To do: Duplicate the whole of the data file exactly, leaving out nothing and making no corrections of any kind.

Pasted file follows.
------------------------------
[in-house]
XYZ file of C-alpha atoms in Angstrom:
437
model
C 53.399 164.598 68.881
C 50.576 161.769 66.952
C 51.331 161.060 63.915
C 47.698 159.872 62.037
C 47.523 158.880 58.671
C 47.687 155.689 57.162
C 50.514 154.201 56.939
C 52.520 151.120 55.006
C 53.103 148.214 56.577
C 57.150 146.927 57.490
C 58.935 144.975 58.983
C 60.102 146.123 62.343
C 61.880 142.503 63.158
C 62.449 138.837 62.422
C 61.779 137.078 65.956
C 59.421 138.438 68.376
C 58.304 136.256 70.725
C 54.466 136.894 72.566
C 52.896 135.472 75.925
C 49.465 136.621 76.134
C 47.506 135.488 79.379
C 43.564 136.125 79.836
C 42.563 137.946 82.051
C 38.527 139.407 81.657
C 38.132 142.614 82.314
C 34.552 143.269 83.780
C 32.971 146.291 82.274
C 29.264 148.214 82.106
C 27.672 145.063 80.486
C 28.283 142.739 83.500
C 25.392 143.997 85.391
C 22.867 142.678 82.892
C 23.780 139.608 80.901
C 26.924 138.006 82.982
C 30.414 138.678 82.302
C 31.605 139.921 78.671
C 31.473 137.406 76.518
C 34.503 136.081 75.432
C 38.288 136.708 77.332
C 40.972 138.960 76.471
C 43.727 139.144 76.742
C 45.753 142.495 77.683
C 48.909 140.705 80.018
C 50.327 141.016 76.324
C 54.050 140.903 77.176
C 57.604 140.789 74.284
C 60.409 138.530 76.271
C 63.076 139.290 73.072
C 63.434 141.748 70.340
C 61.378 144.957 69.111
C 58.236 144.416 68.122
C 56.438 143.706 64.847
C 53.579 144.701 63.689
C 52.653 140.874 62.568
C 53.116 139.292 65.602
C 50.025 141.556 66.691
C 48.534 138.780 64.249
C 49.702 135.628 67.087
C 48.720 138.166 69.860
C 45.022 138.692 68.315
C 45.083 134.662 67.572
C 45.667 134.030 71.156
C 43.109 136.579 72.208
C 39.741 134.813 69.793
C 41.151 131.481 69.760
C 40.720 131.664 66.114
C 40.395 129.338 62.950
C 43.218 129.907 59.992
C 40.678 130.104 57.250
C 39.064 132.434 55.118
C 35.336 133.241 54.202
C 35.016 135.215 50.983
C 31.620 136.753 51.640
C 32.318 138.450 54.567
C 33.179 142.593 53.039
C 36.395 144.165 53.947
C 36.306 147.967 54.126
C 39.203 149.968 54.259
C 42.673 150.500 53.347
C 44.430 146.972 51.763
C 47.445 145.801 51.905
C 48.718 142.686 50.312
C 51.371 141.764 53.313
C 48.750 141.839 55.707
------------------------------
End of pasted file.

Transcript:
[in-house]
XYZ file of C-alpha atoms in Angstrom:
437
model
C 53.399 164.598 68.881
C 50.576 161.769 66.952
C 51.331 161.060 63.915
C 47.698 159.872 62.037
C 47.523 158.880 58.671
C 47.687 155.689 57.162
C 50.514 154.201 56.939
C 52.520 151.120 55.006
C 53.103 148.214 56.577
C 57.150 146.927 57.490
C 58.935 144.975 58.983
C 60.102 146.123 62.343
C 61.880 142.503 63.158
C 62.449 138.837 62.422
C 61.779 137.078 65.956
C 59.421 138.438 68.376
C 58.304 136.256 70.725
C 54.466 136.894 72.566
C 52.896 135.472 75.925
C 49.465 136.621 76.134
C 47.506 135.488 79.379
C 43.564 136.125 79.836
C 42.563 137.946 82.051
C 38.527 139.407 81.657
C 38.132 142.614 82.314
C 34.552 143.269 83.780
C 32.971 146.291 82.274
C 29.264 148.214 82.106
C 27.672 145.063 80.486
C 28.283 142.739 83.500
C 25.392 143.997 85.391
C 22.867 142.678 82.892
C 23.780 139.608 80.901
C 26.924 138.006 82.982
C 30.414 138.678 82.302
C 31.605 139.921 78.671
C 31.473 137.406 76.518
C 34.503 136.081 75.432
C 38.288 136.708 77.332
C 40.972 138.960 76.471
C 43.727 139.144 76.742
C 45.753 142.495 77.683
C 48.909 140.705 80.018
C 50.327 141.016 76.324
C 54.050 140.903 77.176
C 57.604 140.789 74.284
C 60.409 138.530 76.271
C 63.076 139.290 73.072
C 63.434 141.748 70.340
C 61.378 144.957 69.111
C 58.236 144.416 68.122
C 56.438 143.706 64.847
C 53.579 144.701 63.689
C 52.653 140.874 62.568
C 53.116 139.292 65.602
C 50.025 141.556 66.691
C 48.534 138.780 64.249
C 49.702 135.628 67.087
C 48.720 138.166 69.860
C 45.022 138.692 68.315
C 45.083 134.662 67.572
C 45.667 134.030 71.156
C 43.109 136.579 72.208
C 39.741 134.813 69.793
C 41.151 131.481 69.760
C 40.720 131.664 66.114
C 40.395 129.338 62.950
C 43.218 129.907 59.992
C 40.678 130.104 57.250
C 39.064 132.434 55.118
C 35.336 133.241 54.202
C 35.016 135.215 50.983
C 31.620 136.753 51.640
C 32.318 138.450 54.567
C 33.179 142.593 53.039
C 36.395 144.165 53.947
C 36.306 147.967 54.126
C 39.203 149.968 54.259
C 42.673 150.500 53.347
C 44.430 146.972 51.763
C 47.445 145.801 51.905
C 48.718 142.686 50.312
C 51.371 141.764 53.313
C 48.750 141.839 55.707